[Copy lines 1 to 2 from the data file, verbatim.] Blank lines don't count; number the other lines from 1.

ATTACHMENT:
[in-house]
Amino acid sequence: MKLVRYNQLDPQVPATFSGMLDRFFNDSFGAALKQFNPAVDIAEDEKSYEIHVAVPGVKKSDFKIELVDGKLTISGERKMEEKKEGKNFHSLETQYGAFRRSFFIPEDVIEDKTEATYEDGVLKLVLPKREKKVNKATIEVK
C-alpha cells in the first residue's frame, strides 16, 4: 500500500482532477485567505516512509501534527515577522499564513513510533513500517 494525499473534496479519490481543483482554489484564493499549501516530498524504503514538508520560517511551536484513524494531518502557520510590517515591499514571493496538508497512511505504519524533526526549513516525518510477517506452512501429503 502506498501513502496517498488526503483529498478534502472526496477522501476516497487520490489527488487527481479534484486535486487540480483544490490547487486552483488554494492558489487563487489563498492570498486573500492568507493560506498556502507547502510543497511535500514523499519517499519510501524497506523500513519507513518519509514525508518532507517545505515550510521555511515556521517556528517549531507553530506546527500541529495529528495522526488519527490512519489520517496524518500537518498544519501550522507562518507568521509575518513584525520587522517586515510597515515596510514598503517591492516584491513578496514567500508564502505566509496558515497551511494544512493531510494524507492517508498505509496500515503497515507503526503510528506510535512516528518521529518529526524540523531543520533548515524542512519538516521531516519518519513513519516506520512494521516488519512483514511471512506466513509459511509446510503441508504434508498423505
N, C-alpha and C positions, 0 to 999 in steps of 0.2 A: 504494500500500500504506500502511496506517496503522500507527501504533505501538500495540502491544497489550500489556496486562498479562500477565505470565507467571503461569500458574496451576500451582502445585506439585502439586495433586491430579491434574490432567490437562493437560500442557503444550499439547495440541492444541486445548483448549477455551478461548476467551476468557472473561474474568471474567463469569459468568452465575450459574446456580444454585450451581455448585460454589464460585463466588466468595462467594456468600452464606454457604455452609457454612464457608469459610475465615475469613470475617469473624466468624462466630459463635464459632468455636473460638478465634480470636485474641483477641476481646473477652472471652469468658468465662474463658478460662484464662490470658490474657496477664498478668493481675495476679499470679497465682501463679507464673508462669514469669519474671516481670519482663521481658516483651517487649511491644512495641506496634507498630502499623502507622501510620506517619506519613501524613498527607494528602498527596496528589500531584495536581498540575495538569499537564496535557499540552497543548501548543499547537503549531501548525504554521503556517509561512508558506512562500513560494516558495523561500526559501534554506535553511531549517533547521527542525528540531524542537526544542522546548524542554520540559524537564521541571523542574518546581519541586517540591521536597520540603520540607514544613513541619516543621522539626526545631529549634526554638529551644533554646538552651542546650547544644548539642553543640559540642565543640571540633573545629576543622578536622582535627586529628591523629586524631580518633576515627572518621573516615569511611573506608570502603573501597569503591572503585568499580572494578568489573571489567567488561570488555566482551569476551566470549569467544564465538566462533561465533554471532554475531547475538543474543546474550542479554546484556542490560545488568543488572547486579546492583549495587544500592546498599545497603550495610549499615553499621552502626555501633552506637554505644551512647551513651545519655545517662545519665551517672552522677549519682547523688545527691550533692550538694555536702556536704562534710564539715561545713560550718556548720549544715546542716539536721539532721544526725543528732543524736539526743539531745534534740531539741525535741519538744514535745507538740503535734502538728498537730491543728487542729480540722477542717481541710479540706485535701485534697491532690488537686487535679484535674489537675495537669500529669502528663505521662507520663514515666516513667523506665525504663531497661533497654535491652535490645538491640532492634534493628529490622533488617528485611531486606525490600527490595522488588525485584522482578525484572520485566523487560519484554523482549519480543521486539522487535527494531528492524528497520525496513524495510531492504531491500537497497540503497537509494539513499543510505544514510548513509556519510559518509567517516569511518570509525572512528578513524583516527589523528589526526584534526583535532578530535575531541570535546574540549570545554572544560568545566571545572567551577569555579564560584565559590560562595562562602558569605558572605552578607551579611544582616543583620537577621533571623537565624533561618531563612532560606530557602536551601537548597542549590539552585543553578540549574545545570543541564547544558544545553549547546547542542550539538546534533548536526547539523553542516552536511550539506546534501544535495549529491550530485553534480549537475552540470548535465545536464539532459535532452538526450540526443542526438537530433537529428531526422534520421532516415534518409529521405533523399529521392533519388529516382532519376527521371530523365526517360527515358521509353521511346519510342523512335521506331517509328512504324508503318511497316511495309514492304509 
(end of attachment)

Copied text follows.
[in-house]
Amino acid sequence: MKLVRYNQLDPQVPATFSGMLDRFFNDSFGAALKQFNPAVDIAEDEKSYEIHVAVPGVKKSDFKIELVDGKLTISGERKMEEKKEGKNFHSLETQYGAFRRSFFIPEDVIEDKTEATYEDGVLKLVLPKREKKVNKATIEVK